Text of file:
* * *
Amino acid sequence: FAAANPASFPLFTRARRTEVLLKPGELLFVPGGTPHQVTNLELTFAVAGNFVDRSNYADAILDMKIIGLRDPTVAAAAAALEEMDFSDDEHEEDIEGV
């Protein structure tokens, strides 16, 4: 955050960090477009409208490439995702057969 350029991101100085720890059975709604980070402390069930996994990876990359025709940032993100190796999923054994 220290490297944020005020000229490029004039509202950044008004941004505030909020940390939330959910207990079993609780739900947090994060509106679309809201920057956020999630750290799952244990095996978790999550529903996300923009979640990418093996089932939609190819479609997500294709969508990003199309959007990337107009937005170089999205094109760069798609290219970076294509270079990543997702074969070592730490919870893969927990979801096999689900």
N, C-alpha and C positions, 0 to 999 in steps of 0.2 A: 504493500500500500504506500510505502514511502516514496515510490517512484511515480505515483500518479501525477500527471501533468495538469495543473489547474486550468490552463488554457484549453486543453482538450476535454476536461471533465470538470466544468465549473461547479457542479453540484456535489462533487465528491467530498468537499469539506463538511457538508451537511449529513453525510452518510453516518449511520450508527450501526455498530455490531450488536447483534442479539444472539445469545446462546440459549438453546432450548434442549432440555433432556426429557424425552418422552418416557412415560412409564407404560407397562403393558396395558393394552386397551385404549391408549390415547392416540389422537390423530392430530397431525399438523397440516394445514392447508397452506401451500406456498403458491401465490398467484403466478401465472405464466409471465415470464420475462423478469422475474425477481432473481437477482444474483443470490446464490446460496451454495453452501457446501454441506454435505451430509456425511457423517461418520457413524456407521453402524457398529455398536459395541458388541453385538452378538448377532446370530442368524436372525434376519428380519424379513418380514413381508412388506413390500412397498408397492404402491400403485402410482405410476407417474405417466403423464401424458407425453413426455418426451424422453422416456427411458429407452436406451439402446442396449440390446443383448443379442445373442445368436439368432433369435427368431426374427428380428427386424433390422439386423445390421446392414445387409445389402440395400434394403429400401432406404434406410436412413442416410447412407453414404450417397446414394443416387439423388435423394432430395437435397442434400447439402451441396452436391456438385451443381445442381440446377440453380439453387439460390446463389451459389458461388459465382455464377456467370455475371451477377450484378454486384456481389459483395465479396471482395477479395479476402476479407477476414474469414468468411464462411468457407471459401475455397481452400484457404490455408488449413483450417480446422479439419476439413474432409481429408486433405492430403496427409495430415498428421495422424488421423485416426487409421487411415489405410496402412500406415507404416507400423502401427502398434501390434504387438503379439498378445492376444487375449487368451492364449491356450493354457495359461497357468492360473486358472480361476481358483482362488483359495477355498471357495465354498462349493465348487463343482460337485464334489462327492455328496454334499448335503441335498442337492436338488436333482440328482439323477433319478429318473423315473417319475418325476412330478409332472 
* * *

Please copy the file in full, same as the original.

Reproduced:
Amino acid sequence: FAAANPASFPLFTRARRTEVLLKPGELLFVPGGTPHQVTNLELTFAVAGNFVDRSNYADAILDMKIIGLRDPTVAAAAAALEEMDFSDDEHEEDIEGV
């Protein structure tokens, strides 16, 4: 955050960090477009409208490439995702057969 350029991101100085720890059975709604980070402390069930996994990876990359025709940032993100190796999923054994 220290490297944020005020000229490029004039509202950044008004941004505030909020940390939330959910207990079993609780739900947090994060509106679309809201920057956020999630750290799952244990095996978790999550529903996300923009979640990418093996089932939609190819479609997500294709969508990003199309959007990337107009937005170089999205094109760069798609290219970076294509270079990543997702074969070592730490919870893969927990979801096999689900």
N, C-alpha and C positions, 0 to 999 in steps of 0.2 A: 504493500500500500504506500510505502514511502516514496515510490517512484511515480505515483500518479501525477500527471501533468495538469495543473489547474486550468490552463488554457484549453486543453482538450476535454476536461471533465470538470466544468465549473461547479457542479453540484456535489462533487465528491467530498468537499469539506463538511457538508451537511449529513453525510452518510453516518449511520450508527450501526455498530455490531450488536447483534442479539444472539445469545446462546440459549438453546432450548434442549432440555433432556426429557424425552418422552418416557412415560412409564407404560407397562403393558396395558393394552386397551385404549391408549390415547392416540389422537390423530392430530397431525399438523397440516394445514392447508397452506401451500406456498403458491401465490398467484403466478401465472405464466409471465415470464420475462423478469422475474425477481432473481437477482444474483443470490446464490446460496451454495453452501457446501454441506454435505451430509456425511457423517461418520457413524456407521453402524457398529455398536459395541458388541453385538452378538448377532446370530442368524436372525434376519428380519424379513418380514413381508412388506413390500412397498408397492404402491400403485402410482405410476407417474405417466403423464401424458407425453413426455418426451424422453422416456427411458429407452436406451439402446442396449440390446443383448443379442445373442445368436439368432433369435427368431426374427428380428427386424433390422439386423445390421446392414445387409445389402440395400434394403429400401432406404434406410436412413442416410447412407453414404450417397446414394443416387439423388435423394432430395437435397442434400447439402451441396452436391456438385451443381445442381440446377440453380439453387439460390446463389451459389458461388459465382455464377456467370455475371451477377450484378454486384456481389459483395465479396471482395477479395479476402476479407477476414474469414468468411464462411468457407471459401475455397481452400484457404490455408488449413483450417480446422479439419476439413474432409481429408486433405492430403496427409495430415498428421495422424488421423485416426487409421487411415489405410496402412500406415507404416507400423502401427502398434501390434504387438503379439498378445492376444487375449487368451492364449491356450493354457495359461497357468492360473486358472480361476481358483482362488483359495477355498471357495465354498462349493465348487463343482460337485464334489462327492455328496454334499448335503441335498442337492436338488436333482440328482439323477433319478429318473423315473417319475418325476412330478409332472 